The first step in saving bean seeds is to make sure you are getting them from a well-established heirloom variety so you'll have the best chances at success. There are lots of heirloom bean varieties available to choose from. For pole beans, the Kentucky Wonder Pole is probably the most common. For bush beans, the Blue Lake 274 variety is one of the more commonly grown. Early Bush Italian is a common heirloom variety of flat bean, while Purple Queen is a common heirloom purple bean.
For best results, you want to leave the beans on the plant until they dry out. The pods will turn brown and brittle and when you shake the pod, you should be able to hear the hardened seeds rattling around inside. At this stage, you can go ahead and pick the beans and bring them inside to dry out a bit more. Be careful when picking the pods as they sometimes use this opportunity to burst open and spill the beans onto the ground. Also, when harvesting, make sure to place the beans inside a bag or other container that doesn't have any holes as inevitably, there will be lots of bean seeds rolling around on the bottom. Once you've picked the dried beans, you can then remove the bean seeds from the pods. We like to bring the beans inside the house and take them out of the pods there. We take the busted up pods and toss them in our compost pile.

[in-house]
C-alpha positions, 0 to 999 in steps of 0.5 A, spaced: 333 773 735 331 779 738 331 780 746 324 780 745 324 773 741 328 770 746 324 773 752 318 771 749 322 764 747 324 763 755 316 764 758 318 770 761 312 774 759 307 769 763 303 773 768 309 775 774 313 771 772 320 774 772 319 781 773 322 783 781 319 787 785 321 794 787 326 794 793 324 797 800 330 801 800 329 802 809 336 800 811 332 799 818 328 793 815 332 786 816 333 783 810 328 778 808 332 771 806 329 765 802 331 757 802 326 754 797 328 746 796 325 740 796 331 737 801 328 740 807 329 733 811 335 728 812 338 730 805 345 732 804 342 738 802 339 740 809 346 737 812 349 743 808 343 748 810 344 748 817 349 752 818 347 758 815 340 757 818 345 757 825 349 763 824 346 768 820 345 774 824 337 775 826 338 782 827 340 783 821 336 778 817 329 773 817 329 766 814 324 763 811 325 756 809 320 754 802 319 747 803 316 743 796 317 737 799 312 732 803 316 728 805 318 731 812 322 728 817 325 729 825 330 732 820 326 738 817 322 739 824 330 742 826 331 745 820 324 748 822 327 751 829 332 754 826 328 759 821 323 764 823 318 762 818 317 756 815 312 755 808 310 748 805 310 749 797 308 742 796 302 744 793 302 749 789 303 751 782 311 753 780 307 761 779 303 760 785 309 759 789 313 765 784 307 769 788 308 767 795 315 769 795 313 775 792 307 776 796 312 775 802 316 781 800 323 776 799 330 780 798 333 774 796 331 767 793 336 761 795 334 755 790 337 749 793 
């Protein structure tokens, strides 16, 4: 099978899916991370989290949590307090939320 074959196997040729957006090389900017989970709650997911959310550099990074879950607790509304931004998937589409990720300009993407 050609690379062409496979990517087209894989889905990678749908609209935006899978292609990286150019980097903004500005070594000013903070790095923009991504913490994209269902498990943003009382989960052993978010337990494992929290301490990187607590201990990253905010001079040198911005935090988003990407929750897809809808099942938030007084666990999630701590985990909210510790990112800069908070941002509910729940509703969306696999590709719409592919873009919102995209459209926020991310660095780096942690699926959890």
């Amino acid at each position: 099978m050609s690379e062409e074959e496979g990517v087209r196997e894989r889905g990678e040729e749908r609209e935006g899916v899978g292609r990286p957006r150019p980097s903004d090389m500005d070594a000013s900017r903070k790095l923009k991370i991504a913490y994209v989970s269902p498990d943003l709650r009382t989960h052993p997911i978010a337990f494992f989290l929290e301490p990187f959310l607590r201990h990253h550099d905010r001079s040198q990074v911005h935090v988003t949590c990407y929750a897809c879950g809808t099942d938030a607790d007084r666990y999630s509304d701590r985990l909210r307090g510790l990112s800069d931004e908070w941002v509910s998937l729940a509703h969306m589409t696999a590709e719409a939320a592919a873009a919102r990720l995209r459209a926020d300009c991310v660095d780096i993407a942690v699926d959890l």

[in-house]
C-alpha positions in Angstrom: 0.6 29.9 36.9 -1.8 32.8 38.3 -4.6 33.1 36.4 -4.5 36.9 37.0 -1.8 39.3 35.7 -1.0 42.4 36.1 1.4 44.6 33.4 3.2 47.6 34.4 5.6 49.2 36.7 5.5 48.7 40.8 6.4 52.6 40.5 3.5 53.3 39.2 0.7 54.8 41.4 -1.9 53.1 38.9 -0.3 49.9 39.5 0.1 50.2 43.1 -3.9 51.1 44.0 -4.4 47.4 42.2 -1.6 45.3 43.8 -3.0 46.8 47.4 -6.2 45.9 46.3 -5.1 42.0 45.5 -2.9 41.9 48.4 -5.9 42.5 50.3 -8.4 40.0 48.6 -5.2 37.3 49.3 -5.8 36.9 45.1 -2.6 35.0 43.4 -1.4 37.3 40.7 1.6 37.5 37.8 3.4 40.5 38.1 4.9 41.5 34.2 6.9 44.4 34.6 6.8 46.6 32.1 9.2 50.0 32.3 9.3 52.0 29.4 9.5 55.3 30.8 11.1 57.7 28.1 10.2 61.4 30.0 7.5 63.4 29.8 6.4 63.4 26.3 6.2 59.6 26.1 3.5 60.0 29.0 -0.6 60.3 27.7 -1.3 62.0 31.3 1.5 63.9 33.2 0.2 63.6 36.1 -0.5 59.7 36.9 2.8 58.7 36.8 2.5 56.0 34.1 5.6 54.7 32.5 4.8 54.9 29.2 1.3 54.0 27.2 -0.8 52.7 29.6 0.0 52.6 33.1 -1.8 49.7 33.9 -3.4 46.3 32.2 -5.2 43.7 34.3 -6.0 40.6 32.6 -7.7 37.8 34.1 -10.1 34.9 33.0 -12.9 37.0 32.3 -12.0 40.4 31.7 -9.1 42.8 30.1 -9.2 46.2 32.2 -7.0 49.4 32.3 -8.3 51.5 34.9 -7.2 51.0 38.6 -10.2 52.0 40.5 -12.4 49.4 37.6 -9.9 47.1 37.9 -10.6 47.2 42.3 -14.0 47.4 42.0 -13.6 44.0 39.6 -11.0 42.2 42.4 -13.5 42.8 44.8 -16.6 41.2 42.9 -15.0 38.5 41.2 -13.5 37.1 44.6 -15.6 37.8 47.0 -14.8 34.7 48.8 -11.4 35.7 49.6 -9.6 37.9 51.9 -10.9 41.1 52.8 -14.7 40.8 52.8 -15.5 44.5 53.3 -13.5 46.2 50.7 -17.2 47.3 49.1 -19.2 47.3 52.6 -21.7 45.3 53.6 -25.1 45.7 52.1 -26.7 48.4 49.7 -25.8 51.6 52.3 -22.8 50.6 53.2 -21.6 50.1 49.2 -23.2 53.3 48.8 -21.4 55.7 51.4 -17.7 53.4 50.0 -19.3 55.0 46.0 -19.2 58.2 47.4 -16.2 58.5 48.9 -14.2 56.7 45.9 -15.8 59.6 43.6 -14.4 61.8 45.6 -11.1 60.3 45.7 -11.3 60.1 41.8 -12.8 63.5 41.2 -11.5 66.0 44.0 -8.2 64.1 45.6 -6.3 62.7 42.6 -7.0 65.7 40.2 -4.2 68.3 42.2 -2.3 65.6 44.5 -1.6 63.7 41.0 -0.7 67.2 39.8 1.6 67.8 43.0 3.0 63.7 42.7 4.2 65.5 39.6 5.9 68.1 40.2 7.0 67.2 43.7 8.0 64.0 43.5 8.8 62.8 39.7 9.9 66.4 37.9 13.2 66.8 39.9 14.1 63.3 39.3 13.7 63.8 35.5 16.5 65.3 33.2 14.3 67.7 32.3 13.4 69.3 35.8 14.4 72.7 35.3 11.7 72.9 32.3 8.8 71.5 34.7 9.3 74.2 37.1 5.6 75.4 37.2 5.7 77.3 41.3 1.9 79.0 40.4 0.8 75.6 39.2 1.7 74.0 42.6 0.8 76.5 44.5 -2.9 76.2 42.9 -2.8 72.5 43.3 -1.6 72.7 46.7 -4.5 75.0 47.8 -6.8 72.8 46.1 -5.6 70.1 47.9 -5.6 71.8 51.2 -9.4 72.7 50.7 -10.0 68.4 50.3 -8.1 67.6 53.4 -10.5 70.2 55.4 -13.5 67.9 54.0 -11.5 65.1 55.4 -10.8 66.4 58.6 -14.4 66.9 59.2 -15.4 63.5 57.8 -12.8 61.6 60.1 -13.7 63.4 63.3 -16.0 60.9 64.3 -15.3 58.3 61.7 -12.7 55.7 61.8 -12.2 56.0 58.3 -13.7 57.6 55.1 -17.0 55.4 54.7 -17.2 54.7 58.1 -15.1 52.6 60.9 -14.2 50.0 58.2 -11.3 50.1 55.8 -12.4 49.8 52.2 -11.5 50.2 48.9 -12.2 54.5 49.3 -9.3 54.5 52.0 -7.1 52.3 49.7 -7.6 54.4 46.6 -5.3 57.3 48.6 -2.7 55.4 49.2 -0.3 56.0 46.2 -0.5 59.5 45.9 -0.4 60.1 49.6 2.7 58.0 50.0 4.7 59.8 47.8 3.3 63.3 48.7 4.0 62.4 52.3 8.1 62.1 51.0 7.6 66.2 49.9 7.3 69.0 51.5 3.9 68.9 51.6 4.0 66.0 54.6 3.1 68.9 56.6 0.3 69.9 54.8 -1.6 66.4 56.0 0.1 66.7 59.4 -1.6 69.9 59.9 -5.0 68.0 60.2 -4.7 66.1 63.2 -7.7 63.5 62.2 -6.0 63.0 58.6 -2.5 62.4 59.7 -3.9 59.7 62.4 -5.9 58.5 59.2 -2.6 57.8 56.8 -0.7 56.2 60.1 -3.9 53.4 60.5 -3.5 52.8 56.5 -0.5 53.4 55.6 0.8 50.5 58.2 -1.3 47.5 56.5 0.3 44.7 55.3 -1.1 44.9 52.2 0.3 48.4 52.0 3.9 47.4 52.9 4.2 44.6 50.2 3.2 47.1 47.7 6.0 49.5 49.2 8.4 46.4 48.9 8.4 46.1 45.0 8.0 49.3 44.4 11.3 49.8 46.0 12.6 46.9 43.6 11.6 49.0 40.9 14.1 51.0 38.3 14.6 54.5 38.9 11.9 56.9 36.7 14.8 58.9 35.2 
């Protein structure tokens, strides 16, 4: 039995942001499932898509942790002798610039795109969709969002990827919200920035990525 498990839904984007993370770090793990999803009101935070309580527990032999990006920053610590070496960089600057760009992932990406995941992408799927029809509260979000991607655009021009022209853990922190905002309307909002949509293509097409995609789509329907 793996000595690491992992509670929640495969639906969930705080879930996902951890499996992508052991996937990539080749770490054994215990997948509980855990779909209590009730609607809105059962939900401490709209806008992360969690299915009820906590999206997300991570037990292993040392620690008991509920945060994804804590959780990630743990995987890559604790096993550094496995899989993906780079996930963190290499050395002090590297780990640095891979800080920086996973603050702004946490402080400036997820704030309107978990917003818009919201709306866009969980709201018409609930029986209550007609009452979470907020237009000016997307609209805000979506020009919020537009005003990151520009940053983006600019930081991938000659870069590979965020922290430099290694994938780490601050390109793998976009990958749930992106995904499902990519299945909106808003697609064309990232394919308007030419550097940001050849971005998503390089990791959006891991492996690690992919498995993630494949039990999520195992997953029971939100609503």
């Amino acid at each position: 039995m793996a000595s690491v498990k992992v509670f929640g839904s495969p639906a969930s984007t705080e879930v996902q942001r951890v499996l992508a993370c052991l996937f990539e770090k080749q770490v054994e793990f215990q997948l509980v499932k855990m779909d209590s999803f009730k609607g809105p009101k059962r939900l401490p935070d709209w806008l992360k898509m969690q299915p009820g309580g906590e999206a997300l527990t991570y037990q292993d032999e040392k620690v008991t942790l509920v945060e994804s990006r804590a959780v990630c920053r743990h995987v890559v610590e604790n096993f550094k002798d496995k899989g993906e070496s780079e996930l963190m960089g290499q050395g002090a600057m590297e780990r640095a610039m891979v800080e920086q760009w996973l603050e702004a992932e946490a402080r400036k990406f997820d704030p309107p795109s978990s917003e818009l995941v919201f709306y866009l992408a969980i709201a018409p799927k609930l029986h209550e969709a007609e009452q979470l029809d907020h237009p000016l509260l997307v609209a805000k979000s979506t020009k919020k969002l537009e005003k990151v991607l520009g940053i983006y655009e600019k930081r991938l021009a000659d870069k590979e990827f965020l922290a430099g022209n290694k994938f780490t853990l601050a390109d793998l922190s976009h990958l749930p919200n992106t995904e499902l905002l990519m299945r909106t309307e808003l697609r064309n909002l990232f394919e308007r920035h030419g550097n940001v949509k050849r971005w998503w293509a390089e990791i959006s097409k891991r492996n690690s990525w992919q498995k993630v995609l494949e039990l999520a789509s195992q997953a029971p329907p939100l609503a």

At this point, you can spread the seeds out on foil or a baking sheet and let
them air dry for another couple of days. You want the seeds to be hard
and shriveled up a bit. Then you can then put the seeds inside an
envelope and store them in a jar in your refrigerator. Make sure you
label the envelope so you know what seeds it contains. If you are
saving lots of different seeds, several envelopes can fit inside one,
quart-sized jar. It's also a good idea to put a tablespoon of dry rice
at the bottom of the jar just to absorb any moisture.
Click on the following links to learn more about growing green beans.